A solution comprising 2400 mmol TiCl4, and 2400 mmol diisoamylether was slowly added during 60 minutes at 35° C. to a stirred solution comprising 800 mmol aluminum triethyl, 2000 mmol diisoamylether and 1600 ml toluene. Then, the resulting suspension was gradually heated to 90° C. in a period for 60 minutes and kept at that temperature during 2 hours. The resulting active TiCl3 had the same color and morphology as described in Example 1. The polymerization activity was 179 g/g TiCl3 /hr/98 kPa. The xylene solubles content of the polymer was 9.8%.
The catalyst component prepared in accordance with Example 10 was tested in polymerization of propylene using the liquid bulk method.
3.5 l of liquid propylene monomer was introduced into a 5 l stirred autoclave at 60° C. Then 1.5 mmol of diethylaluminium chloride was added, followed by the introduction of 0.5 mmol TiCl3 suspended in 10 ml isobutane. Another portion of 1.5 mmol of diethylaluminum chloride was finally introduced thus yielding an Al:Ti molar ratio of 6:1. H2 was constantly supplied to the reactor to give a 2.0% vol. H2 concentration in the gas phase in the reactor. No further propylene was added and the polymerization was continued at 2550 kPa for 4 hours at 60° C. Then the polymerization was stopped by releasing the pressure. This caused the remaining monomer to evaporate completely, together with the small amount of isooctane. The dry polymer powder was weighed and analyzed to determine particle size distribution, bulk density and xylene solubles content.
Polymer yield: 2505 g/g TiCl3 /hr;
Polymer xylene solubles: 7.1%;
Polymer bulk density: 0.41 g/ml;
Polymer particle size distribution: narrow, with regular round polymer particles, exhibiting excellent flow characteristics.
0.25 mmol p-methoxyethyl benzoate was reacted with 3 mmol diethylaluminium chloride at 25° C. during 10 minutes in the presence of 8 ml isooctane. Then, the reaction product, together with a suspension in 10 ml issooctane of 0.5 mmol TiCl3 obtained in accordance with Example 10, was introduced into the polymerization reaction system described in Example 11 and polymerization was effected at 60° C. during 4 hours in the presence of 2.0% vol. H2.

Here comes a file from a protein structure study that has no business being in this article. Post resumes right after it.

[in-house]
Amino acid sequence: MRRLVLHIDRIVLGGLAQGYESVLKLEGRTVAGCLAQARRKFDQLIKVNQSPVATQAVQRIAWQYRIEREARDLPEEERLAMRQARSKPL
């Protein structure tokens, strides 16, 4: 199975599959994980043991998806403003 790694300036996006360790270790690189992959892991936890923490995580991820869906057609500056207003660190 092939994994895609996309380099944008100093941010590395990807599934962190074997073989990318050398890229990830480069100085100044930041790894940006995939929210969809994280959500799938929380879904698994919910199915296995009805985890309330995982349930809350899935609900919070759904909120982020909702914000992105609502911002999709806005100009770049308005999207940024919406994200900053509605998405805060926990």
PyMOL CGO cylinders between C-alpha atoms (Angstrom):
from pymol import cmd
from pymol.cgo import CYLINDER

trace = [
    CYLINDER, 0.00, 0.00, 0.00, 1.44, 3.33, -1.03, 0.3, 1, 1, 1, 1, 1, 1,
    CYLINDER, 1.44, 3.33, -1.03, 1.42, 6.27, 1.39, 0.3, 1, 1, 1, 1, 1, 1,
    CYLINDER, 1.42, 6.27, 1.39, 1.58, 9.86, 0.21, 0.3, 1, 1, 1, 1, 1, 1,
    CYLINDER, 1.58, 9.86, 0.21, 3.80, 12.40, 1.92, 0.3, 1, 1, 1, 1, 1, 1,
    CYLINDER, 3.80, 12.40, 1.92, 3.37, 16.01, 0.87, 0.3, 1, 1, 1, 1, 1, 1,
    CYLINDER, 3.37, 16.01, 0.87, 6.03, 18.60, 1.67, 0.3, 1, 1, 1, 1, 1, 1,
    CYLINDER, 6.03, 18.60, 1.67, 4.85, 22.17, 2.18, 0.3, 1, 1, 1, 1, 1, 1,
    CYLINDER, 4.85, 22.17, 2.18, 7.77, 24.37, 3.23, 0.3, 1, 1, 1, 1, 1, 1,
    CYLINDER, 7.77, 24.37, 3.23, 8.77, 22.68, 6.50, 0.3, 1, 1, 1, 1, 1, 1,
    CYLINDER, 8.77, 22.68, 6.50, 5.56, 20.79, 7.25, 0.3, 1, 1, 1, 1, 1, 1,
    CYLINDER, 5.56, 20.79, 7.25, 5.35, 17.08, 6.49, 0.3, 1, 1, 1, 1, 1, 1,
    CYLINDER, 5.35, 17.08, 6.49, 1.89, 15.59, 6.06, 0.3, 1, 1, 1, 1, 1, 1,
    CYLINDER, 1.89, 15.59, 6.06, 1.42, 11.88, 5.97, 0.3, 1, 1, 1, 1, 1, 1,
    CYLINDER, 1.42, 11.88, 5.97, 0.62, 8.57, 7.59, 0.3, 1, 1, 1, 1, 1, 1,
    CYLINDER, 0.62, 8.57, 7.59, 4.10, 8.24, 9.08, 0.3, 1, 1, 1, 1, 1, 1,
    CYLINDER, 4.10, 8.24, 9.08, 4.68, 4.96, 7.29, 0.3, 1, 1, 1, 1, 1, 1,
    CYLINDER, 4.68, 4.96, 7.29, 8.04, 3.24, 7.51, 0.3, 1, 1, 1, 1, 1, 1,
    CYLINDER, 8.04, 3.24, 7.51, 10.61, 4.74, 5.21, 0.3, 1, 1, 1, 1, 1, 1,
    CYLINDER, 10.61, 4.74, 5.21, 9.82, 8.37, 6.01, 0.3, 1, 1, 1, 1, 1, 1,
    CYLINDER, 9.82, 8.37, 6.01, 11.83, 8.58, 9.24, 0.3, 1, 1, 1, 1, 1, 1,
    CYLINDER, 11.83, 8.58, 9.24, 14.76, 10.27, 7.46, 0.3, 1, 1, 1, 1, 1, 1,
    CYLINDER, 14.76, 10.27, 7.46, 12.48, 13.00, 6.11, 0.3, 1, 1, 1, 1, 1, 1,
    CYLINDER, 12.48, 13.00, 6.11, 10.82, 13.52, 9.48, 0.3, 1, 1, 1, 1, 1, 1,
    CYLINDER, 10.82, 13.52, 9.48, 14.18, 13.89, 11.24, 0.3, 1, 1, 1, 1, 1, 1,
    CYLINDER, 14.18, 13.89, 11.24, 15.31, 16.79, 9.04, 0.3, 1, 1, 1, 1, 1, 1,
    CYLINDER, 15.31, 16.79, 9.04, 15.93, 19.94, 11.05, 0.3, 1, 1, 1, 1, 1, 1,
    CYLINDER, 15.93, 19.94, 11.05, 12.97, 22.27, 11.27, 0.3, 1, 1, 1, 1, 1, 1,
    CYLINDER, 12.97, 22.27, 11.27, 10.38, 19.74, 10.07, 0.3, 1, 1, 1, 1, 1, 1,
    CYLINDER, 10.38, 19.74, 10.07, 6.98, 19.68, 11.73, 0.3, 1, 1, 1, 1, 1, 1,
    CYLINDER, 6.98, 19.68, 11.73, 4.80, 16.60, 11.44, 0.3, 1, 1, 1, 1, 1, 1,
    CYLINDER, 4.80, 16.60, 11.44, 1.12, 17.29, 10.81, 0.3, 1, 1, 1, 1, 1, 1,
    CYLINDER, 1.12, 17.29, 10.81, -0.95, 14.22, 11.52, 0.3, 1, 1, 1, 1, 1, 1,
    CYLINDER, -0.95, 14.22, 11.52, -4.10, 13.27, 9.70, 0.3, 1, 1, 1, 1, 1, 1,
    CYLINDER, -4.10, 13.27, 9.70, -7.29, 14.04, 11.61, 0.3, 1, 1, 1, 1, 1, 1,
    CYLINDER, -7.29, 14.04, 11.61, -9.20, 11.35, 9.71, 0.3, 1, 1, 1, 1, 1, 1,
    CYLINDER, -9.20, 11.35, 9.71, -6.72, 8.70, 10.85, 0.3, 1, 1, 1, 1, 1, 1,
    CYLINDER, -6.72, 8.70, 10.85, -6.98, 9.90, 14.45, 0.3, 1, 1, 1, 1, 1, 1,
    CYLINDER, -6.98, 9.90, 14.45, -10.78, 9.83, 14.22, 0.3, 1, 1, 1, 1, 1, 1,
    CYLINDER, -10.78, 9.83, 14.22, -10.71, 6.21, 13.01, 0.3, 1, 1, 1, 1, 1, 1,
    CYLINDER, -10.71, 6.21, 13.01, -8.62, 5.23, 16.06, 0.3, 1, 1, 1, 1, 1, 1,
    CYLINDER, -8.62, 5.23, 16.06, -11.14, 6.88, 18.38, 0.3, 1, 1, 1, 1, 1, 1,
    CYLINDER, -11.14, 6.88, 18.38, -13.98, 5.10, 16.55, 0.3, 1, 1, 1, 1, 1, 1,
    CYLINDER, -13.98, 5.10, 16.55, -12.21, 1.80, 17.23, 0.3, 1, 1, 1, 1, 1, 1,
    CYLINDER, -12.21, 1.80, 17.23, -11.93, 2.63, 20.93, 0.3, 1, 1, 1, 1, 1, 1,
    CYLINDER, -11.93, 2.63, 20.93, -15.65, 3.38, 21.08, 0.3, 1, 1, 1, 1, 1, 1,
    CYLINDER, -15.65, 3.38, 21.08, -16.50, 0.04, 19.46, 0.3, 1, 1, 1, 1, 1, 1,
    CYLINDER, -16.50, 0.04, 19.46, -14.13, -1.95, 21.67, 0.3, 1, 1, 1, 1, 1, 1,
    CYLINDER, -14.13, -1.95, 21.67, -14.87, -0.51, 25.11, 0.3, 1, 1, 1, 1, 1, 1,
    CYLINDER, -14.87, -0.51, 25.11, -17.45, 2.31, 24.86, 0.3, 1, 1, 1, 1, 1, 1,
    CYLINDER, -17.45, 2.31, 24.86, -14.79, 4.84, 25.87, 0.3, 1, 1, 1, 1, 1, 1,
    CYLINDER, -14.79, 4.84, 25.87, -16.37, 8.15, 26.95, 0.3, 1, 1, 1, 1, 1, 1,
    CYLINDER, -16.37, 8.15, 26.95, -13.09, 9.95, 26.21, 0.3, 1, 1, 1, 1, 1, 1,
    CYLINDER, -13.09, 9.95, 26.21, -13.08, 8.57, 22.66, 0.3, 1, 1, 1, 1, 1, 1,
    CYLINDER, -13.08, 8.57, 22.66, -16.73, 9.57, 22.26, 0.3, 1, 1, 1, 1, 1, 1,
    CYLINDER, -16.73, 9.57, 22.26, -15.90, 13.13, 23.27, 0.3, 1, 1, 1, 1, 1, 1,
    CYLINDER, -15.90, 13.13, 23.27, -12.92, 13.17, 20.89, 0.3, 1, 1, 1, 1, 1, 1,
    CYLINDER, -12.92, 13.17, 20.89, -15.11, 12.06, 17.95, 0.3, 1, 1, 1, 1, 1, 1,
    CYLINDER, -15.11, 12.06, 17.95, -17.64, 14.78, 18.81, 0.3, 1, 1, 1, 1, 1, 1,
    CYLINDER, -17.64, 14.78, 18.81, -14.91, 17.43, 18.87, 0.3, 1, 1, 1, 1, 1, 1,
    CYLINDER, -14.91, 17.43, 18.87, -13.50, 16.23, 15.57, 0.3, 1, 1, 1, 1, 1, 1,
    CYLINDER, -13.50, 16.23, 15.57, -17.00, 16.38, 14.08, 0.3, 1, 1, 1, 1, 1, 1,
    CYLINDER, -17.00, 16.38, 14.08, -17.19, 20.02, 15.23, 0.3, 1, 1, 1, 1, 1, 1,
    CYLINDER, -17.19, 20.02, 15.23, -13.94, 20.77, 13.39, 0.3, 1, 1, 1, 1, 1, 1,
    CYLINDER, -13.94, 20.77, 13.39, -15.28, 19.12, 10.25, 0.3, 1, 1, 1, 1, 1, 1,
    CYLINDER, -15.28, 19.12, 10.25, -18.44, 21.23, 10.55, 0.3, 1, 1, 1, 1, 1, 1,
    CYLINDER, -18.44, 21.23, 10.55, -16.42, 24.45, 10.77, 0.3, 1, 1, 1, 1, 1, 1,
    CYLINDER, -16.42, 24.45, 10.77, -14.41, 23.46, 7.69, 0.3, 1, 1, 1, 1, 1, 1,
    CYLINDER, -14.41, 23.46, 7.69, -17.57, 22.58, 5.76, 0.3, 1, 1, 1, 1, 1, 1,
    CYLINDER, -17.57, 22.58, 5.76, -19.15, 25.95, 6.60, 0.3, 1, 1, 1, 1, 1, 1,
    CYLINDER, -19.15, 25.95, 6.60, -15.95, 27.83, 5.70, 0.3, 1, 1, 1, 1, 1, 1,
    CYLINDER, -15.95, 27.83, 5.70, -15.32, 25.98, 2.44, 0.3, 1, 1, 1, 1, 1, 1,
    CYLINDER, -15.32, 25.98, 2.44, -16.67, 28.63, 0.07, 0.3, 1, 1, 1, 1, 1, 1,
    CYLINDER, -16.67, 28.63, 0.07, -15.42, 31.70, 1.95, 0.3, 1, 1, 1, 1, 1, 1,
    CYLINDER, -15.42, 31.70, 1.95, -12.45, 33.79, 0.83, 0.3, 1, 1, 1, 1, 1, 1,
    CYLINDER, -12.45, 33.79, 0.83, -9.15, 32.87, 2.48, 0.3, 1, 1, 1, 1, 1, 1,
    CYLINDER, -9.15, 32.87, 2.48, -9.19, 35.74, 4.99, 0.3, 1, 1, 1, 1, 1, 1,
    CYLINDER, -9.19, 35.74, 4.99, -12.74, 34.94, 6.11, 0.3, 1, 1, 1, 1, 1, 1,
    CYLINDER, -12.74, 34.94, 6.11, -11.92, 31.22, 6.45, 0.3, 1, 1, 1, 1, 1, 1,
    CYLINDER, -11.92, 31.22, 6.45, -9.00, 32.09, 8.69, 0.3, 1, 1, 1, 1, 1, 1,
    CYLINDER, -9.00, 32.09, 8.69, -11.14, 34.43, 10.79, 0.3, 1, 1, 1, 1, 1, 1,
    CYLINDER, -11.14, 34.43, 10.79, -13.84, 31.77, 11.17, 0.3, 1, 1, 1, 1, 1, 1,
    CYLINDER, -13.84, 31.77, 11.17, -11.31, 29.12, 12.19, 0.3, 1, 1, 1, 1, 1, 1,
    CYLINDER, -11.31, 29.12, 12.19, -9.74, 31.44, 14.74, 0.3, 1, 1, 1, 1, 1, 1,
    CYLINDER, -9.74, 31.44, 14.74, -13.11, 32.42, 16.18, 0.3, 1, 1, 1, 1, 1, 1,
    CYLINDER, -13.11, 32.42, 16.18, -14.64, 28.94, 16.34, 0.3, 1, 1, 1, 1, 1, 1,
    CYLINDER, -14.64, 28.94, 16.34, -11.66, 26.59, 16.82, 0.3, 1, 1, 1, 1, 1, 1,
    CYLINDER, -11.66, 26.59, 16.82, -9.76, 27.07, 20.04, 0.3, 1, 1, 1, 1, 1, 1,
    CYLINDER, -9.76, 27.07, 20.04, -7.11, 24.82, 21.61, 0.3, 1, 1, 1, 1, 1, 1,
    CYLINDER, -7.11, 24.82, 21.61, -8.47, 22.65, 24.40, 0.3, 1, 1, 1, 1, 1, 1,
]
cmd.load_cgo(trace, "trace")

The following results were obtained:
Polymer yield: 2353 g/g TiCl3 /hr;
Polymer xylene solubles: 5.3%;
Polymer bulk density: 0.43 g/ml;
Polymer particle size distribution: narrow, with regular round polymer particles, excellent flow characteristics.
0.10 mmol p-methoxy ethyl benzoate was reacted at 50° C. during 1 hour with a mixture of 3 mmol diethylaluminum chloride and 0.5 mmol TiCl3 obtained in accordance with Example 10. This reaction was effected in the presence of 10 ml isooctane diluent. The resulting reaction product was introduced in the polymerization reaction system described in Example 11.
Polymer yield: 1991 g/g TiCl3 /hr;
Polymer xylene solubles: 2.8%;
Polymer bulk density: 0.47 g/ml;
Polymer particle size distribution: narrow, with regular, round polymer particles, excellent flow characteristics.
The catalyst component prepared in accordance with Example J was subjected to the same polymerization method as described in Example 11.
Polymer yield: 2425 g/g TiCl3 /hr;
Polymer xylene solubles: 8.2%;
Polymer bulk density: 0.33 g/ml;
Particle size distribution: broad, with relatively high proportions of coarse particles.
A solution comprising 2400 mmol TiCl4, 1200 mmol diisoamylether and 600 ml toluene was added during 60 minutes at 20° C. to a stirred solution comprising 800 mmol aluminum triethyl, 800 mmol diisoamylether and 1600 ml toluene. Then the resulting mixture was gradually heated to 90° C. in 2.5 hours and kept at temperature for two hours while stirring. After settling, the catalyst component was washed six times with toluene.
0.5 mmol of the above TiCl3 catalyst component so obtained, was introduced into the polymerization system described in Example 11 and tested under the polymerization conditions included therein apart from the polymerization temperature, which was now set at 70° C., and the polymerization period, which was set at 3.5 hours. The following data were obtained:
Polymer yield: 4225 g/g TiCl3 /hr;
Polymer xylene solubles: 7.2%;
Polymer bulk density: 0.39 g/ml;